stay close to nature.
It will never fail you.”
-- Frank Lloyd Wright
For the last 2 months, I’ve been attending classes at the University of Illinois Extension Office as part of the Illinois Master Naturalist program with 22 other like-minded nature lovers.
Each week, guest lecturers from area nature preserves introduced us to their particular specialty-- plants, forests, prairies, wetlands, soils, birds, mammals, meteorology, reptiles, and insects. Perhaps the most memorable class was the one last week on herpetology when the lecturer brought a Blanding’s turtle, and a variety of friendly snakes to the class.
Of course, you know what happens when snakes come to class….one, inevitably, springs loose from its pillowcase and decides to try and hide amongst the audio/video cables beneath the presentation table. But, never fear! The class jumped into action to help safely find “Freddy the Fox Snake” before he could hurt himself.
The class also did a workday to help Kendall County Forest Preserve stewards pull invasive Dame’s Rocket plants from a local park.
Our final session last night ended with the group picnic roasting hot dogs, banana boats, and s’mores around a campfire--
We now have graduated from Illinois Master Naturalist Trainees to now being considered “Interns.” The program’s next phase will be for each of us to volunteer 60 hours of service at local nature centers and parks to complete our internships and become fully certified.
It’s been a fun and enriching experience, thus far, and a great way to meet others who care deeply about the natural world around them and wish to spread that environmental enthusiasm to the general public. A number of other states have similar Master Naturalist programs, so if this sounds of interest to you, do a web search to find your program!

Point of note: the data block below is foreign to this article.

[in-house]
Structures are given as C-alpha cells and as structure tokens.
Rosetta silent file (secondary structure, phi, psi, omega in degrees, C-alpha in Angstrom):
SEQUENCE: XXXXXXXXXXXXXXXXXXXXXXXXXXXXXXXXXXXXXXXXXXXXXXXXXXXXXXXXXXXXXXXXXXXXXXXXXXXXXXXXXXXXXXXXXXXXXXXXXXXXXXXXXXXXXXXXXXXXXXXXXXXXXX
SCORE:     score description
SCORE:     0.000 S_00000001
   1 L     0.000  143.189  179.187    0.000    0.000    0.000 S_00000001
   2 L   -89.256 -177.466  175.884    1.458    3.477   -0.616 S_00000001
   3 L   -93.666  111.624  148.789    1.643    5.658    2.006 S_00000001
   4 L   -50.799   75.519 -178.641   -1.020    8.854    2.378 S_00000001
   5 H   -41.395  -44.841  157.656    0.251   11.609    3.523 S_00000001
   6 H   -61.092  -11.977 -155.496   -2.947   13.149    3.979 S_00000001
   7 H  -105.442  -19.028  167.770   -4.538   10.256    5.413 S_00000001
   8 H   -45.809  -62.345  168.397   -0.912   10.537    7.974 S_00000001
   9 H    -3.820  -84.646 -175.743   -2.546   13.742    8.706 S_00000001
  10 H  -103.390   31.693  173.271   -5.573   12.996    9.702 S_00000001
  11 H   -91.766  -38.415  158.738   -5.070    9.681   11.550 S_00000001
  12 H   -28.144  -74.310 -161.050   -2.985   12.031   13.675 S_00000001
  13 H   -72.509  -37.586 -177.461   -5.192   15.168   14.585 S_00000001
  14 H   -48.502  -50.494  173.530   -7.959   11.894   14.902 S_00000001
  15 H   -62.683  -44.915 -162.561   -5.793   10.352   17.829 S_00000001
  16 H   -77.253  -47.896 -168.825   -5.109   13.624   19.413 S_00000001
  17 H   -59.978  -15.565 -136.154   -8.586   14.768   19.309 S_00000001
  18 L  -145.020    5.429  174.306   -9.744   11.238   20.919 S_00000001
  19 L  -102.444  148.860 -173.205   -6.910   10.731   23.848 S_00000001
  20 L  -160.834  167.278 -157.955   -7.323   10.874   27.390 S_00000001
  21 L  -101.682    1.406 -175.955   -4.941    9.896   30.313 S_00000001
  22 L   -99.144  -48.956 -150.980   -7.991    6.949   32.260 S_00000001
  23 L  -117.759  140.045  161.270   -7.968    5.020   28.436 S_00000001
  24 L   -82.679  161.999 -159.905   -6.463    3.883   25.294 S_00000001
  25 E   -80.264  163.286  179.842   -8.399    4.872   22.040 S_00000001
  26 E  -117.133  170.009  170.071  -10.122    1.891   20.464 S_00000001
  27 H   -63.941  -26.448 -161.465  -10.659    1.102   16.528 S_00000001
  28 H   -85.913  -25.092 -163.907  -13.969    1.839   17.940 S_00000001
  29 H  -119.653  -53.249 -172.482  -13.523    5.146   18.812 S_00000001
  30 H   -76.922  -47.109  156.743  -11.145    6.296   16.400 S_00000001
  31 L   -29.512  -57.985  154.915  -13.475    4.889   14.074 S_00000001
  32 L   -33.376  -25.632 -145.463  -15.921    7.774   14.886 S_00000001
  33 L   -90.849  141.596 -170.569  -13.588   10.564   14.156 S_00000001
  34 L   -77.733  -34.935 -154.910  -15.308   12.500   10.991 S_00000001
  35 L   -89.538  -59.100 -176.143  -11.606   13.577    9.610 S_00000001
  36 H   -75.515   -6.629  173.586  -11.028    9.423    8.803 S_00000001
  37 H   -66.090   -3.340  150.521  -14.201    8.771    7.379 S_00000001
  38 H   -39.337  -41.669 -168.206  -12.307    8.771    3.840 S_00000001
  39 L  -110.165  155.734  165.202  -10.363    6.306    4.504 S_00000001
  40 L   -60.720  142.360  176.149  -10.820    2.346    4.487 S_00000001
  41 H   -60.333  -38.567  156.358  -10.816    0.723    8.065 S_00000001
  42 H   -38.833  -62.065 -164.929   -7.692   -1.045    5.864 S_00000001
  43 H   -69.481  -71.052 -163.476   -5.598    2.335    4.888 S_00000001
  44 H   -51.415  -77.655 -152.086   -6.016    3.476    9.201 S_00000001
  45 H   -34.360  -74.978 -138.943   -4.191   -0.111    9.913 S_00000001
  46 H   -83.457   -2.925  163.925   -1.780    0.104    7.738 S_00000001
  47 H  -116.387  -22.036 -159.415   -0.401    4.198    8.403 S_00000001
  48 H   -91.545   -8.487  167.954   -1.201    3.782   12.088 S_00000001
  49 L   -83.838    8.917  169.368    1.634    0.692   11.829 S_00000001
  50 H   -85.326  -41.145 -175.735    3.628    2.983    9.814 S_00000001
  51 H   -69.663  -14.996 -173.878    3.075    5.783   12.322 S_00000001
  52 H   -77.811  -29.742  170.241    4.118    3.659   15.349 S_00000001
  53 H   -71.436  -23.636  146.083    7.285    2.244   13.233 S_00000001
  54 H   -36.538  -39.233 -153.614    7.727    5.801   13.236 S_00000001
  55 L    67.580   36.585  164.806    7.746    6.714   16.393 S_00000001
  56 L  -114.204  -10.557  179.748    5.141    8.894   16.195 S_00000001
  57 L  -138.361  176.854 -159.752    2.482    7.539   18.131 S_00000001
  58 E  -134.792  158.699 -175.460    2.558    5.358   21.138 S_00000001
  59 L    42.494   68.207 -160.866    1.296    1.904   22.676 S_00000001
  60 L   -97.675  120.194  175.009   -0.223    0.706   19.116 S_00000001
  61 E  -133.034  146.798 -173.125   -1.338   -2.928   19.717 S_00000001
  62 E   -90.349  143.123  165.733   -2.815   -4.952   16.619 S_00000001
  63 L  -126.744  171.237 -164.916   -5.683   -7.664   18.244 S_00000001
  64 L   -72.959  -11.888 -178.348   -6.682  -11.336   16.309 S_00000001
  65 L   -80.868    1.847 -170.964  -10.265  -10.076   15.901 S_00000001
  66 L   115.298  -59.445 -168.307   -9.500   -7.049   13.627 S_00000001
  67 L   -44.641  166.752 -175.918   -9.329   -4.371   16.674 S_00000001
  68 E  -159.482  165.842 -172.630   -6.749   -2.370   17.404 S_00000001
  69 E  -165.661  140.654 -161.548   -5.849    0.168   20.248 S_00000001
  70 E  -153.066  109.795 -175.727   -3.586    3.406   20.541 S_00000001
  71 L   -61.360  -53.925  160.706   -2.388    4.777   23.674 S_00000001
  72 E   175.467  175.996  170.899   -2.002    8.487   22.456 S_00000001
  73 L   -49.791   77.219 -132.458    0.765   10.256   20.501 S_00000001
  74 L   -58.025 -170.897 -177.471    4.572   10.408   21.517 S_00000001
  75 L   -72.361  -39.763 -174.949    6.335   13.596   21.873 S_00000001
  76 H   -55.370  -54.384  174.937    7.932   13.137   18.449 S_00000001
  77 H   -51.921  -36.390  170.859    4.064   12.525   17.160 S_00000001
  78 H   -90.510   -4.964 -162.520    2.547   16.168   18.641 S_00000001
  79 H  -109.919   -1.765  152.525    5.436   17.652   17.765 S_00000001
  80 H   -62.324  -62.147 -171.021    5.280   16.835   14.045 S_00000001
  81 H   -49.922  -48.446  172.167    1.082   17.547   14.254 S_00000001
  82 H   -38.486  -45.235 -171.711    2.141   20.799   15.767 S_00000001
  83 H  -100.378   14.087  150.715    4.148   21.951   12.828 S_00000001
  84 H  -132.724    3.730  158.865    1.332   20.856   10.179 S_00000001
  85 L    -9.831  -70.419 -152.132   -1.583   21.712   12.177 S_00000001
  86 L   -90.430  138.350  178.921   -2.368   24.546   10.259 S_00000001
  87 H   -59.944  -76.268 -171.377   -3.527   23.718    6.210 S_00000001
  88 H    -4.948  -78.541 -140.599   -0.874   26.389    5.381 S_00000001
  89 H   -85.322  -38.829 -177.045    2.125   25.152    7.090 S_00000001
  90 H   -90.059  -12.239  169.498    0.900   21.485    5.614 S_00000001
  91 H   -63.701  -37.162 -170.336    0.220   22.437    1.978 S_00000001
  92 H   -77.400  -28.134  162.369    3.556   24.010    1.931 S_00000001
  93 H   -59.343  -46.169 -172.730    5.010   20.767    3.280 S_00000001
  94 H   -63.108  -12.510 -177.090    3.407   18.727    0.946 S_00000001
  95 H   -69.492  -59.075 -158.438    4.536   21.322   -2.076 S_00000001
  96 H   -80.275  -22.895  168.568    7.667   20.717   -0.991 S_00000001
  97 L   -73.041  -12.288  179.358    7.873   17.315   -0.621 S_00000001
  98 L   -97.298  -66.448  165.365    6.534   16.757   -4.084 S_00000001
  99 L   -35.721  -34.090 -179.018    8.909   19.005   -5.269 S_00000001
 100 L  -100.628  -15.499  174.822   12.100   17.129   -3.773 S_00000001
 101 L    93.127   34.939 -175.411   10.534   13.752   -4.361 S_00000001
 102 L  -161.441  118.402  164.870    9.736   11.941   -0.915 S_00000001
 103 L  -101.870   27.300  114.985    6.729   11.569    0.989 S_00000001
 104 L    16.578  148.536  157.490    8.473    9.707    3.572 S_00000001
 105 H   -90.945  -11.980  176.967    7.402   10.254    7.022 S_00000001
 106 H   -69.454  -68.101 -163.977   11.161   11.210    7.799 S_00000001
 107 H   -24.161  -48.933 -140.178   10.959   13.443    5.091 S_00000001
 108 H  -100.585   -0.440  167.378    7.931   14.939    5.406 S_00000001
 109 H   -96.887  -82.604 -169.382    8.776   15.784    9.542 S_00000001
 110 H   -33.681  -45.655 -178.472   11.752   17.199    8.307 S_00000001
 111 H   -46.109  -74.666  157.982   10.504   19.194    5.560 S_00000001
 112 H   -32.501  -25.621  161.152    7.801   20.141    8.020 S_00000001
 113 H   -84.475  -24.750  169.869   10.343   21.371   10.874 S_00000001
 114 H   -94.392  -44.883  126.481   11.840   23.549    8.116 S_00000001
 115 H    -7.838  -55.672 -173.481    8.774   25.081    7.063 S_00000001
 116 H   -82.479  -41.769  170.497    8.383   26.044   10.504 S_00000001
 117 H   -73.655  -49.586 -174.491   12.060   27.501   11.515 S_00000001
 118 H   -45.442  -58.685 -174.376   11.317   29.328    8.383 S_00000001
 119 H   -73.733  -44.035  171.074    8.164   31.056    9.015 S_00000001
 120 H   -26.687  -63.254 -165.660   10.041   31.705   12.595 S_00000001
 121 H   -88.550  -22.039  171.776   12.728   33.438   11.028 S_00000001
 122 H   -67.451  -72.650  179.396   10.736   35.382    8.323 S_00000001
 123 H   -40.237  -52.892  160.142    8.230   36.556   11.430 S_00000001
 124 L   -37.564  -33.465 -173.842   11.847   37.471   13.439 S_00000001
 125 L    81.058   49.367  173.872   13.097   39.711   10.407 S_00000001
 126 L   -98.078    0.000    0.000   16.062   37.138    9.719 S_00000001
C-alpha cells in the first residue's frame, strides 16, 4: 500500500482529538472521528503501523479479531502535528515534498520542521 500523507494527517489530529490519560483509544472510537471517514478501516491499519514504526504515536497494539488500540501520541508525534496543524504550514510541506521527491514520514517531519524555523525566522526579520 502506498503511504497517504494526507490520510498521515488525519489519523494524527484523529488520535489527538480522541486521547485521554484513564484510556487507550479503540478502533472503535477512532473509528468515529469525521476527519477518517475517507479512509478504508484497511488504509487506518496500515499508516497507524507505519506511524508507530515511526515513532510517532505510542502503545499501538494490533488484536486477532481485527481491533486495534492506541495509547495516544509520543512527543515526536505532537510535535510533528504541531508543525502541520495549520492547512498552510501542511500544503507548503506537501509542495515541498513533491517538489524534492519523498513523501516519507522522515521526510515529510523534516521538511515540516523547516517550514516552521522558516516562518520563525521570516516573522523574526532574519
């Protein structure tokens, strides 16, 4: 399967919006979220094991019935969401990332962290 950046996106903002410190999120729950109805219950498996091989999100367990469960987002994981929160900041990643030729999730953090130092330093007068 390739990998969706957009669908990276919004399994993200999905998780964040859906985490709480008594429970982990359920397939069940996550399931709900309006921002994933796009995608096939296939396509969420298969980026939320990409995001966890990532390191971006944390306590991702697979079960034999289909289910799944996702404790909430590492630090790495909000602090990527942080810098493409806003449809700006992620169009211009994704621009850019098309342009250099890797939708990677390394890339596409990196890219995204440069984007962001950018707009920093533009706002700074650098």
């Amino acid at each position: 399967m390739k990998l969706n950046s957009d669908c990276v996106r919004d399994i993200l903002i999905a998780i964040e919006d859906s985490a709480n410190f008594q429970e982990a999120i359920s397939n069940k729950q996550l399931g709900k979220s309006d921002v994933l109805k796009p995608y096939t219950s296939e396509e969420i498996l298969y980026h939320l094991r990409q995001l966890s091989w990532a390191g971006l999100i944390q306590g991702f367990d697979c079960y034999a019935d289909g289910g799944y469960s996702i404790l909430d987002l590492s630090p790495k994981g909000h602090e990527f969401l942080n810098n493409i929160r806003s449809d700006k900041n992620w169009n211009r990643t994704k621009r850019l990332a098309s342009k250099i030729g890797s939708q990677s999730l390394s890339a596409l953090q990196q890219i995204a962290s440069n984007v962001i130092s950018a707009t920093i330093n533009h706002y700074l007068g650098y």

If no program is offered right now in your area, fear not! There are plenty of other ways you can get involved to increase your knowledge, lend a helping hand to local land stewards, and meet others.
Many parks, nature centers, and local environmental organizations seek volunteers to help with a wide variety of needs from doing workdays (to restore habitat, pull weeds, collect seeds, and help with controlled burns). to collecting data as a “citizen scientist” (for annual bird counts, butterfly and frog monitoring, etc). As you become more knowledgeable and skilled in a particular focus area, you might be asked to serve as a volunteer docent, steward, or interpretive guide.
Study of our natural sciences and natural history can easily become a life-long pursuit. No matter how much you feel you’ve mastered a particular subject, there are always new discoveries and further research, outreach, and conservation work to be done!